Receiving discreet and graded signals
Published on September 5th, 2017
Although my students of April 2008 onwards have this information in the updates to the book delivered in our courses, several people have told me that it is a largely unknown topic and it was worth making this “cut and paste” job; with my apologies to those who already know the text.
Dogs are animals capable of receiving discreet and graded signals about their environment and social group.
Discrete signals are on/off signals, they have different intensities or the intensity difference is irrelevant to the main message. They are usually related to the emergence of resources or dangers, so the clarity is the most important parameter, not receiving or misinterpreting a signal of this kind can have a serious economic or vital impact for the dog. Discrete signals are usually related to events of interest that are outside the social group.
Graded signals are those subject to variations in shape and/or intensity according to the emotional state of the issuer. They are the most used within the social group and allow interactive situations between two subjects. For this reason, they are the most important for coexistence.
Perhaps one of the most harmful effects on the education of the dogs that are derived from the vision of training as a sum of operative conditioning is “untraining” dogs to receive and evaluate the graded signals, the dog that limits itself to assessing the information coming from its social partners in black and white, will be an incompetent member of the group and will have difficulty establishing subtle relationships with its guide, it is taught to ignore signals not directly related to good or bad. What may be very beneficial at the beginning of training for its clarity, so that the dog learns new actions is not very useful when handling a trained dog, which is enriched with the nuances of the information that it receives from its guide.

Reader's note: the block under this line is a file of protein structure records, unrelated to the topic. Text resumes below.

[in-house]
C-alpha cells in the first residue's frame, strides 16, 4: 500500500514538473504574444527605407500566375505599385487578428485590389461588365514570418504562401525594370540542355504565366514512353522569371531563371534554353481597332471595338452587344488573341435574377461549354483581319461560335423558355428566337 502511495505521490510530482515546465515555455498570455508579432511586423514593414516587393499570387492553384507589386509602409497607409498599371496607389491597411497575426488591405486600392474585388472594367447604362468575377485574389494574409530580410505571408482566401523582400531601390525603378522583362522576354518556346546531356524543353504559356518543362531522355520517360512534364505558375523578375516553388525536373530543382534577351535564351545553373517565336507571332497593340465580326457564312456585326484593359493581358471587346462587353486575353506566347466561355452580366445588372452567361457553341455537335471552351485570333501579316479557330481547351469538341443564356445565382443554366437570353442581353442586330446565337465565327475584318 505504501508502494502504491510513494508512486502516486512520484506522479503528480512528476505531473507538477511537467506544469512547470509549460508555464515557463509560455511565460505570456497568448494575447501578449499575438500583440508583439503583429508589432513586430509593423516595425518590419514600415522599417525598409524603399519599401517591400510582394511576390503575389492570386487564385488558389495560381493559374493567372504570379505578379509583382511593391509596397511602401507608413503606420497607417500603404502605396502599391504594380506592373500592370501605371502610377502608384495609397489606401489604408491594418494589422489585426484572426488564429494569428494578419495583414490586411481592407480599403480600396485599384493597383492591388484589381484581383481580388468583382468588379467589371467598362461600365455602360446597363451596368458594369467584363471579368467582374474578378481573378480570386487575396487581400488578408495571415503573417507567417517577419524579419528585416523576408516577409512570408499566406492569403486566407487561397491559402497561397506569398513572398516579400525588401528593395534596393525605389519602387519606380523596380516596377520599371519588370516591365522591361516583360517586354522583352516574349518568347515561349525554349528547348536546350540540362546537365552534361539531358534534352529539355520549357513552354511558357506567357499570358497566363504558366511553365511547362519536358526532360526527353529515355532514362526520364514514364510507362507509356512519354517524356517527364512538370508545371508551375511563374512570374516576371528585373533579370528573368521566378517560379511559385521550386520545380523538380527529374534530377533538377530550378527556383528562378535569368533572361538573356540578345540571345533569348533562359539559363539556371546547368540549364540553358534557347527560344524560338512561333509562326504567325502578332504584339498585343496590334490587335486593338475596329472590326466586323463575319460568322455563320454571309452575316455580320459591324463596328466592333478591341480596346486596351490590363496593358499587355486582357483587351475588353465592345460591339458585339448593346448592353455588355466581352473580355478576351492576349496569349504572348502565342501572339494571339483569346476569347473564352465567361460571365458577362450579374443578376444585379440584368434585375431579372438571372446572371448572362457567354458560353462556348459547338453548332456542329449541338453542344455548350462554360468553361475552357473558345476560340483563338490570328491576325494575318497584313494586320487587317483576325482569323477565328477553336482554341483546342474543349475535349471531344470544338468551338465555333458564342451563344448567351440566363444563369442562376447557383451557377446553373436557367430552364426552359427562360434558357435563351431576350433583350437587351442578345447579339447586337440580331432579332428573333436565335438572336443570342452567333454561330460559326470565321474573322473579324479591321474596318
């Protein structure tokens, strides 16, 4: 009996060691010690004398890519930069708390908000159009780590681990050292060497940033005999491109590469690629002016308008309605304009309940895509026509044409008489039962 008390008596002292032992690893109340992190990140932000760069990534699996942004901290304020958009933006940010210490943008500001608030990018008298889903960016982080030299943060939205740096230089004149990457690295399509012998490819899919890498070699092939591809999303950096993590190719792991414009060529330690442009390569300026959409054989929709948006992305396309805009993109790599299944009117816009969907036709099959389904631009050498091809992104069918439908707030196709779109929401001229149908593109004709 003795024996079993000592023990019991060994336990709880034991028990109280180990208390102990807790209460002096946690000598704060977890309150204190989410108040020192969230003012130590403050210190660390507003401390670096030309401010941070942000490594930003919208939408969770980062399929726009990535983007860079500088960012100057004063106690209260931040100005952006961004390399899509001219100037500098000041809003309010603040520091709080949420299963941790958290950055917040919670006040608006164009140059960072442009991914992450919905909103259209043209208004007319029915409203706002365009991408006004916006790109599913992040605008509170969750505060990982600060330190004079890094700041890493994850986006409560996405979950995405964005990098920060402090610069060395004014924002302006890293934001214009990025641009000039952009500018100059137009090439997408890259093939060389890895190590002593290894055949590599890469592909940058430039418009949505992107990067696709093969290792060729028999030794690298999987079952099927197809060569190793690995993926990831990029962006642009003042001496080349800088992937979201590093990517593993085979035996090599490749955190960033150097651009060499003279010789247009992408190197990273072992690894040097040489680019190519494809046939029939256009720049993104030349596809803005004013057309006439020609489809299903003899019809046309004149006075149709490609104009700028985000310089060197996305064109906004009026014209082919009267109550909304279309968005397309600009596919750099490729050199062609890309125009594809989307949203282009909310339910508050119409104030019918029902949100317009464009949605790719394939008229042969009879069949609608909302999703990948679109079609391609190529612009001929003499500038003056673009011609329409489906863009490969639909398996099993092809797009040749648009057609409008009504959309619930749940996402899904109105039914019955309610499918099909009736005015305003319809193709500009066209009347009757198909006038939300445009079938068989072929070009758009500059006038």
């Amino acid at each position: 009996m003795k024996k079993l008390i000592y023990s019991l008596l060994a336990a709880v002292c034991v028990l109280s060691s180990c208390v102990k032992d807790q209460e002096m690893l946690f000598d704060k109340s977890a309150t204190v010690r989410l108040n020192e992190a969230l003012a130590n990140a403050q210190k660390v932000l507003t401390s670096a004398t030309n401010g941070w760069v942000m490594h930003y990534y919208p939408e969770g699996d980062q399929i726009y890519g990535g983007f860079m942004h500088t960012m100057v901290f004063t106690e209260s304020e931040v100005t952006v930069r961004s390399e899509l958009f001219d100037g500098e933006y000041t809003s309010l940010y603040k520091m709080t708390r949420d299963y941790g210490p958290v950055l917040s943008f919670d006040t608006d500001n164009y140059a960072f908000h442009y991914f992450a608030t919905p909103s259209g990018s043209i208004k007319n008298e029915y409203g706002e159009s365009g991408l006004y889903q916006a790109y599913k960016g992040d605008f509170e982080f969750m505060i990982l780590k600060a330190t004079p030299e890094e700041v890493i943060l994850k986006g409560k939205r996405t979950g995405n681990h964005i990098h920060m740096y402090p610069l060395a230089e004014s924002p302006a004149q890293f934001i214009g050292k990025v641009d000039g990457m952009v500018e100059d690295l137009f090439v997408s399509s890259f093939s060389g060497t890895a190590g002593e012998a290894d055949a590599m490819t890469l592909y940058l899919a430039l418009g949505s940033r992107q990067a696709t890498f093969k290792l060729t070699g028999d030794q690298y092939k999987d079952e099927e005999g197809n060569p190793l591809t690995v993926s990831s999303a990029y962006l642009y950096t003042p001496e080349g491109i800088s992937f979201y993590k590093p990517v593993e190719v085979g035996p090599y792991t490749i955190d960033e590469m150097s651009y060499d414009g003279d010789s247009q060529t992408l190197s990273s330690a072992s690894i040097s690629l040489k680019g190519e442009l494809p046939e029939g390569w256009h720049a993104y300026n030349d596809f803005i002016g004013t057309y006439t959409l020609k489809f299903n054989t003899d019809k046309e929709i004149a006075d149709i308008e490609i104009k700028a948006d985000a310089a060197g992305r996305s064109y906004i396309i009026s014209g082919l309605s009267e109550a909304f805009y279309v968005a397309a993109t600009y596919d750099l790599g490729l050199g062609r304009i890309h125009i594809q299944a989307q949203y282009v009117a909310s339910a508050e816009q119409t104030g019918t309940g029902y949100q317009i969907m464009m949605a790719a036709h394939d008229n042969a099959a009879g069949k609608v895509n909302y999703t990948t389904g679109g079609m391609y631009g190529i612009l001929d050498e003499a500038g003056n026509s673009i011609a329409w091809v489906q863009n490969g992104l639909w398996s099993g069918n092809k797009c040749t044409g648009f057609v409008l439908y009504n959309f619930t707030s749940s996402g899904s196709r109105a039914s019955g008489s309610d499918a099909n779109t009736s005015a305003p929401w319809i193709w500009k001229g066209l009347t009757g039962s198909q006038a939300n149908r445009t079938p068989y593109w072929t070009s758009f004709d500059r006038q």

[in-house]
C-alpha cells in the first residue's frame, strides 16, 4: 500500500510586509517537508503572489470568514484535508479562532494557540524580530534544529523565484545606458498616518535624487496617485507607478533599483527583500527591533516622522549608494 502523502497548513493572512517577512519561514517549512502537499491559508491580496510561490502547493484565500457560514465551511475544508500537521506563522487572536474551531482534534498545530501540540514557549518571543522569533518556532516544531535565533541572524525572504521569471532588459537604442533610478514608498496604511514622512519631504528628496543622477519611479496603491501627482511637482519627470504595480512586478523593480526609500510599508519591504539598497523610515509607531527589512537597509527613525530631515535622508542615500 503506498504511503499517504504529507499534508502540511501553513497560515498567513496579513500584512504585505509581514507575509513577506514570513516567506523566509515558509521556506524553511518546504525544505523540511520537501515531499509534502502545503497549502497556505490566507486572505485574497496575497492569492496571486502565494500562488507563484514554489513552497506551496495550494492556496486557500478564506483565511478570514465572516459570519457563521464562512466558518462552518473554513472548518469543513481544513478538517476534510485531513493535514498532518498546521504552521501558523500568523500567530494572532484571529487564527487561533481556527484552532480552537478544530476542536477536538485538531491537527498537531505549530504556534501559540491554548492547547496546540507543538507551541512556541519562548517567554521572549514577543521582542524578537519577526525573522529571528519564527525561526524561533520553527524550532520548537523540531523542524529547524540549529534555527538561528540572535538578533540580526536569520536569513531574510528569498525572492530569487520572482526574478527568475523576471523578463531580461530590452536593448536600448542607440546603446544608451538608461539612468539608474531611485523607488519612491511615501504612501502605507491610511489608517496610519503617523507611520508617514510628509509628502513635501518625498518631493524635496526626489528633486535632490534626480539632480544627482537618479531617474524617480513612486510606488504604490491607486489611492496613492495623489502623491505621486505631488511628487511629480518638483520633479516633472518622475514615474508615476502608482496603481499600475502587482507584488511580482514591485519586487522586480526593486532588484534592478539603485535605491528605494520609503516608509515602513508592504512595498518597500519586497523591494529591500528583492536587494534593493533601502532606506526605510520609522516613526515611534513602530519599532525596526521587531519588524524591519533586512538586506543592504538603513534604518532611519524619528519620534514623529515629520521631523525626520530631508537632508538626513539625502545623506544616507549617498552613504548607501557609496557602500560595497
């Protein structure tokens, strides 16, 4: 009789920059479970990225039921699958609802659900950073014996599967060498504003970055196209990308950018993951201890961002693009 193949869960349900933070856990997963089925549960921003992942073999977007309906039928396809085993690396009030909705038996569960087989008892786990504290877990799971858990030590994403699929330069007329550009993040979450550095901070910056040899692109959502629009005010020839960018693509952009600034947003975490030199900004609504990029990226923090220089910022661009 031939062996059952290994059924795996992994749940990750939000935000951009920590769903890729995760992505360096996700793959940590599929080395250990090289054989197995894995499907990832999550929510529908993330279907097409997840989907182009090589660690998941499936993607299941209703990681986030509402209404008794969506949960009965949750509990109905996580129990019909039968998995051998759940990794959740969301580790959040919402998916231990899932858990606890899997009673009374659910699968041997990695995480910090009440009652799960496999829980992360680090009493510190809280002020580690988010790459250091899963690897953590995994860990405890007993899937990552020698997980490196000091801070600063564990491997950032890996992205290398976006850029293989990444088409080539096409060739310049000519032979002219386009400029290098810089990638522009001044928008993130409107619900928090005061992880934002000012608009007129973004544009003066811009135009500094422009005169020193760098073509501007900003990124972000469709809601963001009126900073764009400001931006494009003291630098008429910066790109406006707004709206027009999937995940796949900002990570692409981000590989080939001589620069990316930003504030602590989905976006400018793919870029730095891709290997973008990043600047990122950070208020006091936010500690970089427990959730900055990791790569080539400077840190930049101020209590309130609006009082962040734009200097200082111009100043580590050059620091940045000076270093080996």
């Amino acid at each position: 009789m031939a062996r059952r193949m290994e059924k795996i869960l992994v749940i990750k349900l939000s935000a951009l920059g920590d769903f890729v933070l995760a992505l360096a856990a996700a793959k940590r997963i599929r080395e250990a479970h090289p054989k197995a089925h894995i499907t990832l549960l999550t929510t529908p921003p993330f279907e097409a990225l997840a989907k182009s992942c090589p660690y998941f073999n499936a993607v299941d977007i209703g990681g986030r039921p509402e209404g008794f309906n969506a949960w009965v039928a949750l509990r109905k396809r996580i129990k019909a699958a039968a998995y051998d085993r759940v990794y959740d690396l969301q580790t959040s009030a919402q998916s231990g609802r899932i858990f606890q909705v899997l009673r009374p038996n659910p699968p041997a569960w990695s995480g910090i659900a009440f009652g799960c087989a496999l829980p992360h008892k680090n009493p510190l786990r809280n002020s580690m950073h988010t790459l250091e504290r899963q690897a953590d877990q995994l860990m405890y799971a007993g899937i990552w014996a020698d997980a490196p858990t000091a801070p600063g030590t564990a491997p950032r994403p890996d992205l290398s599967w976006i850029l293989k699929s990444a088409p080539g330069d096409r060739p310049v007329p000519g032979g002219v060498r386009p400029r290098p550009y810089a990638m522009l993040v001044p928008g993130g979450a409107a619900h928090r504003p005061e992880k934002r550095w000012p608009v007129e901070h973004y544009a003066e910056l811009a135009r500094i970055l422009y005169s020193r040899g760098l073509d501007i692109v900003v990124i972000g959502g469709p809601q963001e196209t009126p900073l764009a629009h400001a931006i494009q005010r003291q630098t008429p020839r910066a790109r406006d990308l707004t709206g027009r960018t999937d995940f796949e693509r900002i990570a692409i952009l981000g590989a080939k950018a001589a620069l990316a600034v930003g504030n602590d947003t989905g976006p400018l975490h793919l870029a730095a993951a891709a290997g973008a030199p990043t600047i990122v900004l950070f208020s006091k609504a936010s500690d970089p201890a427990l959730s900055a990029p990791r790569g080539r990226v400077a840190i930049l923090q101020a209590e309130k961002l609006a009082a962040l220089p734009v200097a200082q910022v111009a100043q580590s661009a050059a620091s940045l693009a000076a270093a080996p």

To train it may be sufficient to use discrete signals, to educate we need the dog to enhance its nature to receive graded signals, as this will increase its ability to act properly in the family setting. Social mammals are particularly prepared for receiving and sending graded signals, as this allows an animal to know if their behavior is met with some joy, with some anger (or a lot) and to grade its social actions to which each individual in the group, in every situation, is receptive. So, the dog must learn to receive and send messages to the rest of the group with different levels.
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